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AWS vs Azure vs Google Cloud: The Comparison Guide

Microsoft Azure, Amazon Web Services (AWS), and Google Compute Engine or Google Cloud – these are the three main public Cloud vendors in the Cloud Infrastructure Services, also known as IaaS (Infrastructure as a Service) market. IaaS platforms virtualize datacenter infrastructure like compute, storage and networking and can be bought by the customers based on their consumption. IaaS providers manage the networking, storage, virtualization, servers, and hard drives as well as provide other services like message brokers and databases.
Here’s a brief comparison of AWS, Azure, and Google Cloud

AWS vs Azure vs Google Cloud

Amazon Web Services

Amazon Web Services (AWS) pioneered IaaS in 2006. Being the leader in innovation, AWS is the most preferred choice for customers migrating to IaaS. AWS has more than 2000 consulting partners for managed and professional services. On the other hand, AWS implementation requires deep technical expertise. As its pricing structure is complex, using third party cost management tools is recommended. Very few AWS services are covered by an SLA.

Offerings:

  • Xen Virtualized multitenant and single tenant compute
  • CDN (S3 and CloudFront)
  • File Storage (Elastic File System)
  • Docker Container service (EC2)
  • Iaas+Paas Capabilities
  • Serverless Computing (Lambda)
  • Batch Computing (AWS Batch)
  • aPaaS (Elastic Beanstalk)
  • Third party software and services
  • Block Storage (SSDs and magnetic spinning hard drive disks, EBS)

AWS offers 99.95% availability for block storage and 5TB object size limit. It also offers an IoT platform.

Microsoft Azure

With the launch of Azure VMs in 2012, Microsoft; which previously was strictly PaaS, diversified into IaaS. Azure is bundled with other Microsoft products and services too. It also offers hybrid cloud computing for hyperconverged infrastructure.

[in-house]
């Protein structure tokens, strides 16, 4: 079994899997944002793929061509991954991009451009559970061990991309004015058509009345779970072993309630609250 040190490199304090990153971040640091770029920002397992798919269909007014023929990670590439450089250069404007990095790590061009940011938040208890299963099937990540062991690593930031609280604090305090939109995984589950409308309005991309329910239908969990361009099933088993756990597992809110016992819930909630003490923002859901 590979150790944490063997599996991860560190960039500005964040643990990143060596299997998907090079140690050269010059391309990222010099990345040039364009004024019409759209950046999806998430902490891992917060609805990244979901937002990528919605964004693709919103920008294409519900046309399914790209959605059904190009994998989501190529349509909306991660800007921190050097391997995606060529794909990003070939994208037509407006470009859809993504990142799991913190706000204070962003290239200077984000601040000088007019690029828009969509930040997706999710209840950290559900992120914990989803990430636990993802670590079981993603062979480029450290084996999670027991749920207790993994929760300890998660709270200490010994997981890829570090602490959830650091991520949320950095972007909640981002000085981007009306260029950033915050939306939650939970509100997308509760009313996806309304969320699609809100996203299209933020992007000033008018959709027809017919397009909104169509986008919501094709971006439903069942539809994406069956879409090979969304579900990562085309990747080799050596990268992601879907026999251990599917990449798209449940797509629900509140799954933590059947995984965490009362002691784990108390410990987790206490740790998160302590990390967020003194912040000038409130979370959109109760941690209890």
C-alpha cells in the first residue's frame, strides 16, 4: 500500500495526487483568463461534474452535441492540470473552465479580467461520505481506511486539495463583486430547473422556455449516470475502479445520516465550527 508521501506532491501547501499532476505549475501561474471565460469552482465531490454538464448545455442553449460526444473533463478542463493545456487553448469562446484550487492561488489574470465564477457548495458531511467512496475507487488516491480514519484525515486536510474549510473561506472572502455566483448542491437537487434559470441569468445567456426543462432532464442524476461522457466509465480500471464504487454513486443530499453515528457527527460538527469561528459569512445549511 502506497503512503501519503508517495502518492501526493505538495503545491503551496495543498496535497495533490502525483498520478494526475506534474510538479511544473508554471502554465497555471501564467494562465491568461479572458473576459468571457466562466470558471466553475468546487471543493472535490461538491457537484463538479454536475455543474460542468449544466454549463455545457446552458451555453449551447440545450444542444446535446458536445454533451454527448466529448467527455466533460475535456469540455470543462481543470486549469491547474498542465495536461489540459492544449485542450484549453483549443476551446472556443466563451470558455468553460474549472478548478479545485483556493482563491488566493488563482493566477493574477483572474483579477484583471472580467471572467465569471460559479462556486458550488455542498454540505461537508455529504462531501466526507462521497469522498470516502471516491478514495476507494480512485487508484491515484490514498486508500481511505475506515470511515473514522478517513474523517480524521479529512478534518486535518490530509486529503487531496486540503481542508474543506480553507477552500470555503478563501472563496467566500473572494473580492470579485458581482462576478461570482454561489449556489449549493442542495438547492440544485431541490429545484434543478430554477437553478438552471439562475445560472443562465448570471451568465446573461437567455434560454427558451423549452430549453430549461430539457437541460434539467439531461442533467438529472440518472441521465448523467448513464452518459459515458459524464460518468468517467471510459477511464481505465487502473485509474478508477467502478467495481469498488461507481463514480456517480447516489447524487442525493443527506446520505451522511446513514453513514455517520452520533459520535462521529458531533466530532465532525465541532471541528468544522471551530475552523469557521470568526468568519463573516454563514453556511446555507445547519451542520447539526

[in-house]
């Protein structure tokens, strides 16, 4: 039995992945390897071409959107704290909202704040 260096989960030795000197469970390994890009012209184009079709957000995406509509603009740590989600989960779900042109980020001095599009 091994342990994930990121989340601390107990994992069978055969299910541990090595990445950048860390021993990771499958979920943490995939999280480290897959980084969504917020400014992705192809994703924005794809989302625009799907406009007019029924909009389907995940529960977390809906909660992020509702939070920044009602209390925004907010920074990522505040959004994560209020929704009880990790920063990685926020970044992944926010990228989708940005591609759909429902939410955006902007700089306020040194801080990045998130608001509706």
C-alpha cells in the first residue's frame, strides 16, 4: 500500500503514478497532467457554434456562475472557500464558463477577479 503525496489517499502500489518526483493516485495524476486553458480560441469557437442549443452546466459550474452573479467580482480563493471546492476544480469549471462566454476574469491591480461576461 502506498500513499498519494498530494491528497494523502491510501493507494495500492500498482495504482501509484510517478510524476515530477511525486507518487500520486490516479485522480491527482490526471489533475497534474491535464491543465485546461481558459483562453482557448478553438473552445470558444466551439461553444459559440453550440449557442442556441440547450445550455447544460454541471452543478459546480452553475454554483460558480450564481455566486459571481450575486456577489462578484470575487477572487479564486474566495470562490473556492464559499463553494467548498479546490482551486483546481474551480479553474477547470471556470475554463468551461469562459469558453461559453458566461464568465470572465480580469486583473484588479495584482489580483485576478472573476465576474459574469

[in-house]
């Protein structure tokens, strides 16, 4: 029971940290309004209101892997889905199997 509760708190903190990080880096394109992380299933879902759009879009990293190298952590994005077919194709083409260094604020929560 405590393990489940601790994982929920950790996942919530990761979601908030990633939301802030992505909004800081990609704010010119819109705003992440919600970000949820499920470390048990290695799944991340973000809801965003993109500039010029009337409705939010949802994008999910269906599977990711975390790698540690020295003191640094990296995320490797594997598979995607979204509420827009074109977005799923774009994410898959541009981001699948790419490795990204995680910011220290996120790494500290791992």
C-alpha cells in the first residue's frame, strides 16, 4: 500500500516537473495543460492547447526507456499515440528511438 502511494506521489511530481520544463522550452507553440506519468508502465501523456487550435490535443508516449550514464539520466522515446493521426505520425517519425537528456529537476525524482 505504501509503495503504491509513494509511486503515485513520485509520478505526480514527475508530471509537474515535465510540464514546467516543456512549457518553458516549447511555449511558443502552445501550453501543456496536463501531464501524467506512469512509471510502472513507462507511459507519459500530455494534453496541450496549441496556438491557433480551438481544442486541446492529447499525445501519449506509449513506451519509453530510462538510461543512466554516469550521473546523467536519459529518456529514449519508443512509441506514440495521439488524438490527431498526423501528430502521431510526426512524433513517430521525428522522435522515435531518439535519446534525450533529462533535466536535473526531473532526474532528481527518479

Offerings:

  • Hyper-V Virtualized multitenant compute
  • Iaas+ Paas Capabilities
  • File Storage (Azure File Storage)
  • Object Storage
  • CDN
  • Container service (Docker-based, Azure Container Service)
  • Batch computing
  • Serverless Computing (Azure Functions)
  • Third party software and services
  • Block Storage (SSDs and magnetic spinning hard drive disks, Managed Disks)

Azure offers 99.99% availability SLA for block storage and 500TB per account limit for object size. It supports Windows as well as Linux VMs. Azure too has its own IoT platform.

Google Cloud

With the launch of Google Compute Engine in 2012, Google entered IaaS space; although it had an aPaaS offering since 2008.

Offerings:

  • IaaS+PaaS capabilities
  • Docker Container Service (Container Engine)
  • Open-source fuse adapter for file storage.
  • Serverless Computing (Google Cloud Functions)
  • Third party software and services
  • Block Storage (SSDs and magnetic spinning hard drive disks, Persistent Disks)

Google offers 99.95% availability for block storage and 5TB object size limit. The pricing model is based on sustained usage with lesser per unit cost as the usage increases.

Conclusion

Customers usually prefer having a multi-cloud strategy, using public and private clouds together. Azure has 34% of the market share of running applications on Cloud, while AWS and Google have 57% and 15% respectively. Other vendors like IBM Bluemix, Oracle, and Alibaba also have a sizable footprint in the IaaS space. Depending on the requirements of specific use cases, the customers can choose which Cloud IaaS vendor suits their needs.

AFourTech provides heroic support to manage these public cloud platforms.



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